In Toronto, I spent a good number of Saturdays at Toronto Alliance Church, the “Upper Room”. This church is in the upper level of a storefront on Queen St. near Bathurst. If you know Toronto, you have visions of that area with the intersecting streetcar lines, the street-health clinic, the street people, the community housing, the nifty shops, the closed down shops, the Starbucks on one corner, a mission to street people on another, Pizza Pizza the third, and a bar (now closed) on the fourth.
Every Saturday night at Toronto Alliance is “Community Night.” There is a meal — soup & sandwich or something more filling, always warm — a clothing room full of donations people have brought, a nurse who can look after people’s feet (this is a real problem for a lot of people who live on the street), and a food bank.
Part-way through the night, the eclectic group of people who has gathered for food and friendship has a church service gathered around the tables. There are always some of those old “revival” hymns, like “Just As I Am,” and frequently a lot of the people present know and love these hymns. Then there is a message from someone on the church’s ministry staff; when I went, usually Bill or Doug. The message was simple and always focussed on Jesus and the hope he brings and the change he can make.
These church services are sometimes raucous affairs. I’ve never seen banter during an Anglican sermon, but there would be banter here. People would often still mill about, but not many. Some people looked uninterested, but others took a keen interest in the hymns, prayers, and sermon.
Bill, the pastor of Toronto Alliance, knows a lot of the people who come out to Community Night. He’ll chat with them, see how they’re doing, show real concern for them and their welfare. We often think that helping out that vague, amorphous group “the unfortunate” is a matter simply of food, shelter, clothing. It is also very much a matter of love, as I witnessed in Cyprus, of love for the lonely, friendship for the friendless, and light for the lost.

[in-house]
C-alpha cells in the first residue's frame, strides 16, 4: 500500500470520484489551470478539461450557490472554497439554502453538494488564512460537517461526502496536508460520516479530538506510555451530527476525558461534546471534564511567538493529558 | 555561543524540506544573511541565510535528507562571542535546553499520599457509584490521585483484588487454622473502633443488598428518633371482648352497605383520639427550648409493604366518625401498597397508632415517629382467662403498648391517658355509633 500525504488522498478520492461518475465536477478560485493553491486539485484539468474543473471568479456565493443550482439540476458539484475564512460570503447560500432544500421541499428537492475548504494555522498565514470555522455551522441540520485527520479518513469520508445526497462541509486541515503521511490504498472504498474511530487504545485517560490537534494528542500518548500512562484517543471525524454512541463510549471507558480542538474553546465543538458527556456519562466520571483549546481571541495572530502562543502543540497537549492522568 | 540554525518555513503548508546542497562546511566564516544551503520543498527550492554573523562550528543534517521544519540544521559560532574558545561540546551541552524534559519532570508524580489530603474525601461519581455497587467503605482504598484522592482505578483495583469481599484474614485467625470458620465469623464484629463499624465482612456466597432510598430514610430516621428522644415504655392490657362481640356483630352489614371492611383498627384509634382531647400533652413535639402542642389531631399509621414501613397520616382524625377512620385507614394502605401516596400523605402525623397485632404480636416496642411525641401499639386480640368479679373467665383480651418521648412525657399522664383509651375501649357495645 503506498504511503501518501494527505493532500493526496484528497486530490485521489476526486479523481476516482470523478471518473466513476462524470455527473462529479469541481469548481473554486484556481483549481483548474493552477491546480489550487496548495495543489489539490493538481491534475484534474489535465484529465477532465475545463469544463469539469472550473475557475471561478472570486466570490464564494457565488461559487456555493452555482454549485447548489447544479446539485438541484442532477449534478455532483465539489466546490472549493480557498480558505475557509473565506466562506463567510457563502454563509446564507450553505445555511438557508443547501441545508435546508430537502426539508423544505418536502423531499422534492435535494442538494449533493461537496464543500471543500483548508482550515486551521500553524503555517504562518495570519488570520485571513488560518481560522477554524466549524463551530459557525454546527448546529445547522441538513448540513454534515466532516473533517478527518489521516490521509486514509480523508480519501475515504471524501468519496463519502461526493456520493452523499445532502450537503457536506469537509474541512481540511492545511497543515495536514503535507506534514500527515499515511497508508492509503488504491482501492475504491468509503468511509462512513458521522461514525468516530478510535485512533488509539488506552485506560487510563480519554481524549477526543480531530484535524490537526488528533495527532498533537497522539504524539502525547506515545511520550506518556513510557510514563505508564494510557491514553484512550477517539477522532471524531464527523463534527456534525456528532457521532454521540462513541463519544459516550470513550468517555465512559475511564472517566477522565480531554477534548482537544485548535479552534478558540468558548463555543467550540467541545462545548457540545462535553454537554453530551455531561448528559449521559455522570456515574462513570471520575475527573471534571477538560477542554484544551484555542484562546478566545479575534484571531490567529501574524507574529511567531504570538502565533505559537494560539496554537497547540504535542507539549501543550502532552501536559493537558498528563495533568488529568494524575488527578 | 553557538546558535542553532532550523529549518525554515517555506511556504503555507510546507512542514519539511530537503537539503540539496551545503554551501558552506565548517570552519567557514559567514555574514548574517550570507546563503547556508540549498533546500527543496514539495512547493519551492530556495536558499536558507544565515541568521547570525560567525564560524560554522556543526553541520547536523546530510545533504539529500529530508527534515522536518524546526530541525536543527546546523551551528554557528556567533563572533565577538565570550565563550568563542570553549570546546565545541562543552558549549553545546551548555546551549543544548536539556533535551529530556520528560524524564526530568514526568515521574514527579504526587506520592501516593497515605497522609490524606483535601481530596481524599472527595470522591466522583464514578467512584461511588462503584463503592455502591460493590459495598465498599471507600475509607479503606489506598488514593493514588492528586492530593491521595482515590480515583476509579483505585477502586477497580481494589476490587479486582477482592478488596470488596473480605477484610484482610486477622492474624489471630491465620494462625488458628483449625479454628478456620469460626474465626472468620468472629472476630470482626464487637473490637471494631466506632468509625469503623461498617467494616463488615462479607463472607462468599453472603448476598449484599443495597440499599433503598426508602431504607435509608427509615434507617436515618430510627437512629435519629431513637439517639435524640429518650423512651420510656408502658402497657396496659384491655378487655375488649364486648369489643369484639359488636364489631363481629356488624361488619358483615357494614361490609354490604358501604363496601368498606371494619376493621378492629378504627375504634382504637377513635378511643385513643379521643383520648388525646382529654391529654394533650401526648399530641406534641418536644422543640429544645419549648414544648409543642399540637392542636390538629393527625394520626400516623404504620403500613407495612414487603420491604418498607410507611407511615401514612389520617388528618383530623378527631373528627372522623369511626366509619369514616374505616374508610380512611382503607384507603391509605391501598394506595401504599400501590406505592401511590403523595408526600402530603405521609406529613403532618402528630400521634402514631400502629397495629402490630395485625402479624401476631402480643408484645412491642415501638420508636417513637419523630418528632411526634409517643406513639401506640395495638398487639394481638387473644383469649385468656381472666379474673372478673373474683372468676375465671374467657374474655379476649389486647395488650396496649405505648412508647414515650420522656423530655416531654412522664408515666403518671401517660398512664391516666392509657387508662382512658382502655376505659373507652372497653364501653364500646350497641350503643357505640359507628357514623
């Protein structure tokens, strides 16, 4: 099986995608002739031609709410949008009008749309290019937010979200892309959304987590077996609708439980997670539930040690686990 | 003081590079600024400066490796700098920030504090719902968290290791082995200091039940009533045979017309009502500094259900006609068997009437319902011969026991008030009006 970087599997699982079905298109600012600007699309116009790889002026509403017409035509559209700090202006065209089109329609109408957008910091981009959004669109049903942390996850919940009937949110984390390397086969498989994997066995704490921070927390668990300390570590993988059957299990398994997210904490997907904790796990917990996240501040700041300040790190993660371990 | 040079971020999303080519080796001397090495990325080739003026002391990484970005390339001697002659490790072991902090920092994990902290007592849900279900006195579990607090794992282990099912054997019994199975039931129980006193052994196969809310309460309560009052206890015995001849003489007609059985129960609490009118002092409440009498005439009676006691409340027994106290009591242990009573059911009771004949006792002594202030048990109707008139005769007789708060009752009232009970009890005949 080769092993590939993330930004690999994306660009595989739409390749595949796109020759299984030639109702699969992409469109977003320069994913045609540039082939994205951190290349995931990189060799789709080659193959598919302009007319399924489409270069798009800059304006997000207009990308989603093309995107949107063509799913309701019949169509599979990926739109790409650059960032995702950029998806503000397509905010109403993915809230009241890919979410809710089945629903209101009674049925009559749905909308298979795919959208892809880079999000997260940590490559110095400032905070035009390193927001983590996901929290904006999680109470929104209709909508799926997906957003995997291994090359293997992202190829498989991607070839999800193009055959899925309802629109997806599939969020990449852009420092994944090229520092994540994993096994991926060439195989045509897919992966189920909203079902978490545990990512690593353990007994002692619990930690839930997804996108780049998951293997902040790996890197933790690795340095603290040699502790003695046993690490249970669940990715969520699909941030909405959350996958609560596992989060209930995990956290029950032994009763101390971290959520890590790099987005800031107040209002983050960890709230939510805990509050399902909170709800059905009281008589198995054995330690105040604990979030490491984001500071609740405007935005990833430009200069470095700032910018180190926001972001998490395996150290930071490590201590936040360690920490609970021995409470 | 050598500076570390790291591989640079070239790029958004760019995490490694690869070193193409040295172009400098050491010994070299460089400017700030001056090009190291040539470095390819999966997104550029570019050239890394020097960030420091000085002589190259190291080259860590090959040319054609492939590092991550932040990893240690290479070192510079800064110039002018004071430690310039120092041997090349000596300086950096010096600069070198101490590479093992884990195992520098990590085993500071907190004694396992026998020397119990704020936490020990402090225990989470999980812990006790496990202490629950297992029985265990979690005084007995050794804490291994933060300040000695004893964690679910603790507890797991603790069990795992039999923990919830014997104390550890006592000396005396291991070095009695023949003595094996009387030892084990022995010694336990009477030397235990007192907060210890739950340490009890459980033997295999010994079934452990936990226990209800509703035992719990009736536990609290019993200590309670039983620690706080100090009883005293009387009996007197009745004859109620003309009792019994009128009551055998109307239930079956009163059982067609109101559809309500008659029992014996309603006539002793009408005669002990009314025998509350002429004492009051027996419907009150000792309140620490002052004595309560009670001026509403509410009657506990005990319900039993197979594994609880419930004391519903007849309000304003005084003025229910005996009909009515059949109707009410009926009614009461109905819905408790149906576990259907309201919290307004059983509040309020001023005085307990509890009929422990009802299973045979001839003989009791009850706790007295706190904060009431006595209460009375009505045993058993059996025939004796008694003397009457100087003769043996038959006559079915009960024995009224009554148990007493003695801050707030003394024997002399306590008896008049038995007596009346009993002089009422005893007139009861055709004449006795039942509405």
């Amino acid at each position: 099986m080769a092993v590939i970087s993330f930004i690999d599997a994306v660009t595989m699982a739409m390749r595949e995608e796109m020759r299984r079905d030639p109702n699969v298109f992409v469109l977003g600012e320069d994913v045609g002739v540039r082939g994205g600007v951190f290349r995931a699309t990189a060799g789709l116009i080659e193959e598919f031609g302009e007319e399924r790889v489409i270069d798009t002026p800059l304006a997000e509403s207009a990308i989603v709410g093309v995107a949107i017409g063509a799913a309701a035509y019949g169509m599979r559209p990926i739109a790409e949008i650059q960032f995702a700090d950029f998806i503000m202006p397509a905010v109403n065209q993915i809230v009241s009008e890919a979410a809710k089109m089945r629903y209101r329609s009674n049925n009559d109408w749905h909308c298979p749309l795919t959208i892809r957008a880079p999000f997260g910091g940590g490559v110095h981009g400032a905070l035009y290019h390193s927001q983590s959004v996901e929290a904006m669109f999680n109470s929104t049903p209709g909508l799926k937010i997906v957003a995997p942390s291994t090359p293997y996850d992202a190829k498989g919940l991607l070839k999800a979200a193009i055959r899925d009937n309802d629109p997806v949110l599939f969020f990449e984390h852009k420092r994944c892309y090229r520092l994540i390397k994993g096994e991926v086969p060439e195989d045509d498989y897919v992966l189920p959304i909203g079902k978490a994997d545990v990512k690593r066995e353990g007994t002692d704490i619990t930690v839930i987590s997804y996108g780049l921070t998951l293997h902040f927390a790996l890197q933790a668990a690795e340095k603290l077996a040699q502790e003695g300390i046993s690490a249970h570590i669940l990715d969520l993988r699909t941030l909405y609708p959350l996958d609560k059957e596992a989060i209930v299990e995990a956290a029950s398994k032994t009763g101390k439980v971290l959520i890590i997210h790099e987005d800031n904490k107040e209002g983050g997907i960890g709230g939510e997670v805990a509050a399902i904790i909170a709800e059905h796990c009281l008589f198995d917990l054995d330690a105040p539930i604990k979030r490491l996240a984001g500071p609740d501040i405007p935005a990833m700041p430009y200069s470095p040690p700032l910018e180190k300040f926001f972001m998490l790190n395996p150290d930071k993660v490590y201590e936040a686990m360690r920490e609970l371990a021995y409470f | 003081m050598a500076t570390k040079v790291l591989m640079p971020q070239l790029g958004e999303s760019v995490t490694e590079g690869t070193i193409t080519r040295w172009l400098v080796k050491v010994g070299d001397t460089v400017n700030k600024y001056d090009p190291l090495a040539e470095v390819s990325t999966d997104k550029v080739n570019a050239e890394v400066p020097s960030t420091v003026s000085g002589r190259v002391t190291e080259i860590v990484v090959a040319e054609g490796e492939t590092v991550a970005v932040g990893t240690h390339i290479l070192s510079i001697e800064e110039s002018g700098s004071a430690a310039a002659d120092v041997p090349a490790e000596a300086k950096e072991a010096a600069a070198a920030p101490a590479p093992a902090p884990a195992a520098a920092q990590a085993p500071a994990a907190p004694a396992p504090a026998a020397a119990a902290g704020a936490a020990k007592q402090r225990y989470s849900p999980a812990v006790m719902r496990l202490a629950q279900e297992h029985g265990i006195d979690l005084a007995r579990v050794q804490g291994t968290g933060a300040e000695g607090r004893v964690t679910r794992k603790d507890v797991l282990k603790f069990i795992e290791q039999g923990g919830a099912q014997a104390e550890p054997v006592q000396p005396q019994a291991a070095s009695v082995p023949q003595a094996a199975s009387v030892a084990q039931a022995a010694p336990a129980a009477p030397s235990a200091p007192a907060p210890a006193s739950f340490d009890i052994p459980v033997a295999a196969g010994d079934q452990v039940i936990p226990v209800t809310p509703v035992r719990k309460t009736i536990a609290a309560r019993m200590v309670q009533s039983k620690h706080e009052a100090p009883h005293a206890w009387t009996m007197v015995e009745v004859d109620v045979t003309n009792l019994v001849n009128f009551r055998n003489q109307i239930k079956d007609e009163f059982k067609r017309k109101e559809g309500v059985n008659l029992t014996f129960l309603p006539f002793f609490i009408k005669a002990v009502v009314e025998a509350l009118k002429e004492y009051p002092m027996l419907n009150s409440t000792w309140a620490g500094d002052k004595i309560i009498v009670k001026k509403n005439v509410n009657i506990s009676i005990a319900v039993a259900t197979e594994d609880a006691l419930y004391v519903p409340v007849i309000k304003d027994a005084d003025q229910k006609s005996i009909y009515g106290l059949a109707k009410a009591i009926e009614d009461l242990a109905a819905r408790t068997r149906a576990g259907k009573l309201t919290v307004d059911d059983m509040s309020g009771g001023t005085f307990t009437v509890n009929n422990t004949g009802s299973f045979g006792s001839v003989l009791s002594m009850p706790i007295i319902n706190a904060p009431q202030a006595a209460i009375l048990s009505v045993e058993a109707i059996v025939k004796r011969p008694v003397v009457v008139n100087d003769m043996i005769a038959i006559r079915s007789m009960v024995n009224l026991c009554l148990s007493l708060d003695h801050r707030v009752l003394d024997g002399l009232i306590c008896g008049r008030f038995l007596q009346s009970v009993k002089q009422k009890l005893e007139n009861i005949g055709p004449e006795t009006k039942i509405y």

Saturday nights at Toronto Alliance Church provide for the whole person. That alone tells me that religion is of much good in this world, in spite of Westboro Baptist and Islamist terrorism.
Layers of Meaning
Earlier today, I posted about the Patristic and Mediaeval approach to reading Scripture, using my good friend John Cassian along the way.
WordPress linked to this post about a potential return to allegory for biblical criticism in their “Possible Related Posts” section. The post gives a very brief, terse, yet informative tour of exegesis, recommending a possible return to the old way of doing things. Cassian is paraphrased fairly well:
For Cassian there were four ways of interpreting scriputre. A classical example is interpreting what is meant by the city of Jerusalem in the Biblical text. For moderns, it is just a city in the geographical area of Palestine. However for someone like Cassian it would mean the following (from Biblical Interpretation):
- The Literal Sense: A city in Palestine
- The Allegorical or Typological Sense: The church of God on earth
- The Moral or Tropological Sense: The soul of the believer
- The Mystagogical Sense: The heavenly city; the church in heaven
The post is pretty good, although I think they give too much weight to allegory. The anagogical (here as “mystagogical”), and tropological senses are also important throughout the history of interpretation. As well, the usual blanket statements about the Middle Ages are there, this time to the tune of “Mediaeval Scholasticism and Ockham’s razor,” even though this style of interpretation was present until the Renaissance/Reformation (hence Henri de Lubac’s Medieval Exegesis: The Four Senses of Scripture).
NB: You can find the post at faith-promoting rumor’s new home here.